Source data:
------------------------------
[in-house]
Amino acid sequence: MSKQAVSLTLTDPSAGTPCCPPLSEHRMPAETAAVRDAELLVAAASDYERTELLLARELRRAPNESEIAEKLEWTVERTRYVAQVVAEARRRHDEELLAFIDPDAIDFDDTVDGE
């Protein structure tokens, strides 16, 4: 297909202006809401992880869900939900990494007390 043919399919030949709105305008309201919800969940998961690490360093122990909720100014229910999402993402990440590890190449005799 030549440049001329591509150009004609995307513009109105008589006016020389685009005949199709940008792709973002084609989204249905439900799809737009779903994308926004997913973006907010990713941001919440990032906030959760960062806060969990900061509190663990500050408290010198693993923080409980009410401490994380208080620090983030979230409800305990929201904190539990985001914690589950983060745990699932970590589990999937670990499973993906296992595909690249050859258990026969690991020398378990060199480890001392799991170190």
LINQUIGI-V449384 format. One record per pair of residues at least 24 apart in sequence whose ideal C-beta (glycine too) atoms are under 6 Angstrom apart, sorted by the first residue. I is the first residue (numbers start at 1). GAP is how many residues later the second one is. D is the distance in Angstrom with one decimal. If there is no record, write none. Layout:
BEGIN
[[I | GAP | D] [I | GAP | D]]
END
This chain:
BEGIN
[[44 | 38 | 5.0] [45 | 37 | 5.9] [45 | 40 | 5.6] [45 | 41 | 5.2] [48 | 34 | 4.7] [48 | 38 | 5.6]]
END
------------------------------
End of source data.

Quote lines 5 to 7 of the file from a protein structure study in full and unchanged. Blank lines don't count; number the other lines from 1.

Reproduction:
BEGIN
[[I | GAP | D] [I | GAP | D]]
END